From National Geographic:
When Domenico Fulgione placed Moorish geckos on dark surfaces, he saw what he had seen for years. These spiny, hand-sized lizards changed colour. Within an hour, their typical creamy white complexions transformed into blacker hues that better matched their environment.
And then Fulgione blindfolded the geckos.
They still changed colour. How does an animal adjust its colour to match its environment, when it can’t see that environment at all?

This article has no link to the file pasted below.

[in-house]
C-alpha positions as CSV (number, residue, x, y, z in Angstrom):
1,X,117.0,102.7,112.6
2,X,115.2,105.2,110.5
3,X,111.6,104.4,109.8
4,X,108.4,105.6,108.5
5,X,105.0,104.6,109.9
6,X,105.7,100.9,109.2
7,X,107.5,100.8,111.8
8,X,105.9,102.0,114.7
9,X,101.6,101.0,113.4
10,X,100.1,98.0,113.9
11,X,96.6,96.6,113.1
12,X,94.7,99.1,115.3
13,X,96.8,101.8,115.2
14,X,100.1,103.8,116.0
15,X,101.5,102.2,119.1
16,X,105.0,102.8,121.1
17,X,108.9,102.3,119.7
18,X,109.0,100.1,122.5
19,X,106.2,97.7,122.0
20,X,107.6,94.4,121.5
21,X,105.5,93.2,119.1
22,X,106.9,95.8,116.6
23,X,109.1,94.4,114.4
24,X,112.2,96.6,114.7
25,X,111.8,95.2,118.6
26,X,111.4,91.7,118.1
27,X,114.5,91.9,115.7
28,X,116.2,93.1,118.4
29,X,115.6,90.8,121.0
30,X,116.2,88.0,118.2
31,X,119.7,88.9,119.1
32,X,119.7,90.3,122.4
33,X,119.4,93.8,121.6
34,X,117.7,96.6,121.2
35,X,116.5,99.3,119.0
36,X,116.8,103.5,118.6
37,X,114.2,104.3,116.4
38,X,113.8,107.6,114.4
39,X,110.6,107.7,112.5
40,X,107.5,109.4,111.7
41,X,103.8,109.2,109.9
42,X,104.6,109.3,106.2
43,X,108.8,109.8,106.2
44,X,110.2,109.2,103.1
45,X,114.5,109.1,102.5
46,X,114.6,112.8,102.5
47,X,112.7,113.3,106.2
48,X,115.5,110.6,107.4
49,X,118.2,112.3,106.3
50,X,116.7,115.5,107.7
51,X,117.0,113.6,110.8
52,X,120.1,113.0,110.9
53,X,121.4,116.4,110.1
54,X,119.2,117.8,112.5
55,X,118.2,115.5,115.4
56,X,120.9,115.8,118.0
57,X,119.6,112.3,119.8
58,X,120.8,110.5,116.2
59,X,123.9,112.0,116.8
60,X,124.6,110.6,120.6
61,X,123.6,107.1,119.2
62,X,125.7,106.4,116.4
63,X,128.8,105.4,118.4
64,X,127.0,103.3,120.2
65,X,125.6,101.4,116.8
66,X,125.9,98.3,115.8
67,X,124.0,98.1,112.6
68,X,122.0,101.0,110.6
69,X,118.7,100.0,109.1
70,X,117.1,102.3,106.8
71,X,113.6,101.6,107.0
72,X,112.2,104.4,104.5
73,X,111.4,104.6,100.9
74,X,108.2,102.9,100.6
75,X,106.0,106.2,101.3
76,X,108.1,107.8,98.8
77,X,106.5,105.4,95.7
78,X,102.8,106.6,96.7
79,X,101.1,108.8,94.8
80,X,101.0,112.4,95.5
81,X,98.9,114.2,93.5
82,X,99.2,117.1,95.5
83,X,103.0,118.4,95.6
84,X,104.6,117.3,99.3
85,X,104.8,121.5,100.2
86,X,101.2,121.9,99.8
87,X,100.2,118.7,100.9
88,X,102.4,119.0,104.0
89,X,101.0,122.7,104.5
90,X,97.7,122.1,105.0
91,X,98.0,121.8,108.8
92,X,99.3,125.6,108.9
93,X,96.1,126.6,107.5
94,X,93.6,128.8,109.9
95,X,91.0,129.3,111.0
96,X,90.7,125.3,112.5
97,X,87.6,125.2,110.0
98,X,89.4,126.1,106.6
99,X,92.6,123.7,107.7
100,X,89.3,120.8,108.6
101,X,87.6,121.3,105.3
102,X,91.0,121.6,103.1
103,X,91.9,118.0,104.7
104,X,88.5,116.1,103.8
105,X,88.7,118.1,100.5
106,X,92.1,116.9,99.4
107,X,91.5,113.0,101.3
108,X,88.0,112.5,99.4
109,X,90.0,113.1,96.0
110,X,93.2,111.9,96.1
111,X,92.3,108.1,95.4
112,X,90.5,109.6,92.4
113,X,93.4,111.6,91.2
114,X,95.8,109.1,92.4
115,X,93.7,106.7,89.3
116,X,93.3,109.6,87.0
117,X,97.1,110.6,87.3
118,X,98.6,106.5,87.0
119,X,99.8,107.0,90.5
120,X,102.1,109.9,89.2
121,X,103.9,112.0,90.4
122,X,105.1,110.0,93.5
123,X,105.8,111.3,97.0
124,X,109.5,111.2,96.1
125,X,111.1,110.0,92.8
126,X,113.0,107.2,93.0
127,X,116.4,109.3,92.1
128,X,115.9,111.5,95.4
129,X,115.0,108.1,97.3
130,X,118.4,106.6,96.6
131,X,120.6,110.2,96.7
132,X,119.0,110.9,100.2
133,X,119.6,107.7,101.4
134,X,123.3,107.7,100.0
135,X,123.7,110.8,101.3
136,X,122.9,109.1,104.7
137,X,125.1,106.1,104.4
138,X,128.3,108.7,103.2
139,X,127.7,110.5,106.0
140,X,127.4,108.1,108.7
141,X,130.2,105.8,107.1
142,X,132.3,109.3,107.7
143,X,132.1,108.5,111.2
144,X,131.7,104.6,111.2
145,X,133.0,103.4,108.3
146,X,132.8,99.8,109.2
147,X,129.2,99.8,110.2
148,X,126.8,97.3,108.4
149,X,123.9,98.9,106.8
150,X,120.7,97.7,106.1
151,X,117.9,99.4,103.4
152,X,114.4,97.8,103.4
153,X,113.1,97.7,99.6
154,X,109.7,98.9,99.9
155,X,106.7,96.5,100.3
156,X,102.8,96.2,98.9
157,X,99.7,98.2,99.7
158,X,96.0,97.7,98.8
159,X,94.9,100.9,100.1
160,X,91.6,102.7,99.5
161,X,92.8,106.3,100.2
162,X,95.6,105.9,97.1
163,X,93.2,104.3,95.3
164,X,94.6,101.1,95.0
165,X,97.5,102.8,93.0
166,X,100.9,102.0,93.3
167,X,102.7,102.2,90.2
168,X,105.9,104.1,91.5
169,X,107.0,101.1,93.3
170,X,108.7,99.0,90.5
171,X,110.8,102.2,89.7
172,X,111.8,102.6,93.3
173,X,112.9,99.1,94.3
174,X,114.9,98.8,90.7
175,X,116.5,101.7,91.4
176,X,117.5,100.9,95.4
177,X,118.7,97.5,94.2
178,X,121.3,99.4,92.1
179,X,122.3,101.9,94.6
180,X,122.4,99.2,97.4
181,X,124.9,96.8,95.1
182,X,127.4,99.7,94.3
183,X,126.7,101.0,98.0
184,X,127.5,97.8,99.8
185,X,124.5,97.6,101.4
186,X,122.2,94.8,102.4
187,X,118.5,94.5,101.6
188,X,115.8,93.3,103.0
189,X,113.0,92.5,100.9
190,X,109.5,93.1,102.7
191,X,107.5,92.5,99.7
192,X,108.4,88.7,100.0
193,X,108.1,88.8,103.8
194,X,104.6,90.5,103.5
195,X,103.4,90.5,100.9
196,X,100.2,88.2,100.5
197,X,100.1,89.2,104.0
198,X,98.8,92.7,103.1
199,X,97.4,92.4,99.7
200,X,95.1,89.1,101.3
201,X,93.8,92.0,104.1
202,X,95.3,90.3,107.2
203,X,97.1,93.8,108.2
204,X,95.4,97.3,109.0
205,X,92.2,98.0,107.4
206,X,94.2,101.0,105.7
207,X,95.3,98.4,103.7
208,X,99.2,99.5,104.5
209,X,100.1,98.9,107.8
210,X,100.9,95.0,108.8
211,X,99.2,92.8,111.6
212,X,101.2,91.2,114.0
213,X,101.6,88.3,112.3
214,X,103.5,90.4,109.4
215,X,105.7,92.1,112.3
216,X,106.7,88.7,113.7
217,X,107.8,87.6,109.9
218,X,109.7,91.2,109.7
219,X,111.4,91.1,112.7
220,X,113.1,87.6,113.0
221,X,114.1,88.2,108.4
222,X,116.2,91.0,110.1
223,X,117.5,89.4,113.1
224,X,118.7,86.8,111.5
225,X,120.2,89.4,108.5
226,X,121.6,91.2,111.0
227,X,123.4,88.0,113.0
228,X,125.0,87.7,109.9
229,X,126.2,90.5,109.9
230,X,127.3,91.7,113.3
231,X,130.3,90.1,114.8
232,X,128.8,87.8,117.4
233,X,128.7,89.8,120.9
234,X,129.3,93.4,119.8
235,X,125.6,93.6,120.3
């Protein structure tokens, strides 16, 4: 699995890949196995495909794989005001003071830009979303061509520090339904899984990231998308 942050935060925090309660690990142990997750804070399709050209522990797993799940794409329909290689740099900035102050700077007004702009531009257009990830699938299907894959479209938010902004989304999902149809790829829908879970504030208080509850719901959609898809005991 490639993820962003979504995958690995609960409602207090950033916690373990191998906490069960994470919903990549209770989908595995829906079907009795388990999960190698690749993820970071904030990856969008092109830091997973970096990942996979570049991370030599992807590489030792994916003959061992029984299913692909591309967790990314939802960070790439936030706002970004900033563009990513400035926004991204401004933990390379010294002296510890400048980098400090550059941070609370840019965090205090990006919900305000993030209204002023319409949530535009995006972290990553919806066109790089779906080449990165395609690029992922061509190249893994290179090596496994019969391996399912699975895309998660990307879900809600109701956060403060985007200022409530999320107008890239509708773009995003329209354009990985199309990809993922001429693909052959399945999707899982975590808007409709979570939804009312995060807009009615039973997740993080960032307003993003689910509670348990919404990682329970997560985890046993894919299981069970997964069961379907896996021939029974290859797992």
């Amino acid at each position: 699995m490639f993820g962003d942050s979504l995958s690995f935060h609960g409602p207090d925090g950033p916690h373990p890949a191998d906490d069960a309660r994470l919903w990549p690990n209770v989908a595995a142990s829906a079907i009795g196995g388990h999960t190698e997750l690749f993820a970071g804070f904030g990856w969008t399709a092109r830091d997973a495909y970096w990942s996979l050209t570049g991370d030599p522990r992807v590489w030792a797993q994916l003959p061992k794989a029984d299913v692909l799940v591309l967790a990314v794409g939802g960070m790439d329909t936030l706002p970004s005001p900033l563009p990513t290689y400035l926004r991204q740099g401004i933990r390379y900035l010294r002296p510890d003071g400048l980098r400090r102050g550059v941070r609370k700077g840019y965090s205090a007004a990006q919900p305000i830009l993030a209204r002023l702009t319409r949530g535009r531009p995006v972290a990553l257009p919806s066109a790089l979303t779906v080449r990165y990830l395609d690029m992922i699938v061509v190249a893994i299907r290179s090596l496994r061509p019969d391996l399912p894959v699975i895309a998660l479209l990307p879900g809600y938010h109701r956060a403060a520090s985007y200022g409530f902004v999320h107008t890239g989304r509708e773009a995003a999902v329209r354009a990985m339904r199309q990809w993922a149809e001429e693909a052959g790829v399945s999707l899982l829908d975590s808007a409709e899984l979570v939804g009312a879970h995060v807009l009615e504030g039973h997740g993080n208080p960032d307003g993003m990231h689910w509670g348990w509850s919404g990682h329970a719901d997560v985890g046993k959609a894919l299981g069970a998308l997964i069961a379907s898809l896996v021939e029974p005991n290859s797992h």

Fulgione’s team found an important clue when they repeated their experiment and bandaged the geckos’ torsos, rather than their heads. This time, their camouflage failed. They could see perfectly well but with their flanks covered, they were less effective at matching their surroundings than their unrestrained or blindfolded peers. More.
Hey, it works. They don’t need to “notice” their surroundings, to react to them. But it’s still unclear why the back changes so quickly when most of the opsins (light sensors) are on the flanks.
Hat tip: Slawek Bioslawek